However, I have two problems with it. One, some bozo thought it would be a good idea to muck up the top and bottom of the screen with a filter effect to make the world feel bigger than it is, which makes a lot of sense until you realize this actually makes it harder to appreciate the hard work the modelers put into crafting this world. And two… this just doesn’t fit in with Link’s Awakening.

The story of Link’s Awakening follows series protagonist Link, specifically the incarnation from A Link to the Past, as he travels across the ocean in a rinky-dink boat, gets mixed up in a nasty storm, and winds up stranded on the shore of Koholint Island. An isolated island with no ties to the outside world, yet its inhabitants are jovial, friendly, and welcoming to Link, particularly the village siren, Marin, who… plays more of a role than Zelda does in most games.

However, shortly after arriving on this island, Link is informed that something is amiss and he must travel across the land, find 8 magical instruments, and use them to awaken the Wind Fish, a deific entity in this world who is resting within an egg on top of a mountain. Being a literal born-hero with a cyclical destiny, Link pursues this quest, travels across the land, and becomes accustomed to this world by returning to and from the main town and interacting with the assorted and eccentric NPCs he finds in his quest. Crocodile artists, frog princes, lazy walruses, and children with a tenuous grasp on how something is amiss in this world who choose not to pursue it.

The twist, which is well-known enough to spoil, is that Koholint Island only exists in the dreams of the Wind Fish, and by waking him up, the entire world will vanish into nothingness, ending the days of the colorful cast has learned to know and care for, and the primary antagonists in the game as well. A legion of nightmares who don’t necessarily want domination, conquest, or control. They just want to continue existing.

This presents an interesting moral quandary that people only really came to grips with when they replayed the original as adults. It is one of the most endearing and creative aspects of the original game, as it turns a series about saving the world into one where they must internalize the morality of their actions. It is true that Link has responsibilities beyond this land, and he is directed along his journey by a wise owl who insists that this is the only way forward. But the game makes an effort to endear players to this world while they go about their dungeon runs. And while the ending is poised as a triumphant one in all renditions, there is an underlying sense of destruction that Link’s actions carry, as the world the player had grown intimate with ultimately vanishes into nothingness. Destined to exist as nothing more than a mere memory.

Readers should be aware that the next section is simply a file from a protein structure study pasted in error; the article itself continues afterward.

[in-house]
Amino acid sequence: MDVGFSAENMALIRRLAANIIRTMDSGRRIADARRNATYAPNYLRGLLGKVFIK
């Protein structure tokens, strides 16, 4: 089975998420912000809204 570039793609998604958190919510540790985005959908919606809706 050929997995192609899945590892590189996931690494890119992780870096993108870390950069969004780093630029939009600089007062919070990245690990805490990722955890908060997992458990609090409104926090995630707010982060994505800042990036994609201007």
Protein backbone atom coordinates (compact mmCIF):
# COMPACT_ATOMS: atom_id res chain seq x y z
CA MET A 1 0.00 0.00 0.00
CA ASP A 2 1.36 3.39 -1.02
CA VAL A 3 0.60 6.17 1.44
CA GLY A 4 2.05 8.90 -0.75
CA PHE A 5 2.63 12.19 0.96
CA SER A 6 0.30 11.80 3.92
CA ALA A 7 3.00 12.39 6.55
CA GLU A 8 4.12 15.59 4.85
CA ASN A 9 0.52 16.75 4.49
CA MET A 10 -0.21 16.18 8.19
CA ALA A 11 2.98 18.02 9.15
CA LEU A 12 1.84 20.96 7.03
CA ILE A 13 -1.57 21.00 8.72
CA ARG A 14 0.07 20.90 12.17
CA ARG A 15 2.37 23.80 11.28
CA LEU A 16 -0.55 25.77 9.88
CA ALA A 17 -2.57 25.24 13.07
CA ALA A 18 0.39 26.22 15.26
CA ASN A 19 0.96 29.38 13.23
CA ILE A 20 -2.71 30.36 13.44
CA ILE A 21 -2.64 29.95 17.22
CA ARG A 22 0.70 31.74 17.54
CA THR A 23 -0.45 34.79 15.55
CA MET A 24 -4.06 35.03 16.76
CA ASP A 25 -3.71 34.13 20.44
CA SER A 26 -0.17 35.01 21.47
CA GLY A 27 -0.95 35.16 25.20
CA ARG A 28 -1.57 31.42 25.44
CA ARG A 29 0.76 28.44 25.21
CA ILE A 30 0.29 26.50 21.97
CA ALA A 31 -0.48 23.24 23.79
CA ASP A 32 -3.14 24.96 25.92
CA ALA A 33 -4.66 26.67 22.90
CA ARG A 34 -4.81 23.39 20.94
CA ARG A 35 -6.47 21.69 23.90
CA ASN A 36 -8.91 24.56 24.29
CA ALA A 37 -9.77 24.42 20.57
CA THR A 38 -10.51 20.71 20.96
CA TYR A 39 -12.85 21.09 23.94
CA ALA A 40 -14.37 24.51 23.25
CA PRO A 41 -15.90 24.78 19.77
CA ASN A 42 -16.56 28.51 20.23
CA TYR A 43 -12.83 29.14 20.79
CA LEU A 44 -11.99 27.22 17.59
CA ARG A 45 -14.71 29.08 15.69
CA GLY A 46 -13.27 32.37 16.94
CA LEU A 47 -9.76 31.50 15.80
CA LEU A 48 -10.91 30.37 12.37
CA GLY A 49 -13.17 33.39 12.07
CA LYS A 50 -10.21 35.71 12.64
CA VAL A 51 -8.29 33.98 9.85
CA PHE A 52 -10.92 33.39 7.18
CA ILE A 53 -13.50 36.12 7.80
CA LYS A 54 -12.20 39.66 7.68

This is an excellent concept… but neither the 1993 nor the 2019 incarnations of this story treat it with the grandiose it deserves. The story is stated plainly and matter-of-factly, and much of the depth and impact of this narrative is spun within the player’s head as they interpret what the game is doing. I think this worked well in 1993, given the limitations and Nintendo’s squeaky clean image, but for a 2019 title, I feel like the story could have done more. There could have been more of a push towards Link and Marin’s relationship. The game could give players more of a reason to check in on the townsfolk. And there could have been more story-focused side quests that focus on the fatalistic undertones of Link’s journey, with characters talking about the future, and their plans for themselves and their families.

Instead, it is still fairly easy to ignore this side of the game, especially if you are not looking for it, and dismiss it as a goofy children’s game. A mentality that is only supported by the new art style. Now, a colorful, simplistic, or silly art direction does not mean that a game cannot have any narrative depth or darker subject matter. Just look at Kirby or Katamari for two mainstream examples. However, what the developers did here was make the game more adorable, cute, and child-friendly, while deliberately not focusing more on the darker side of the story.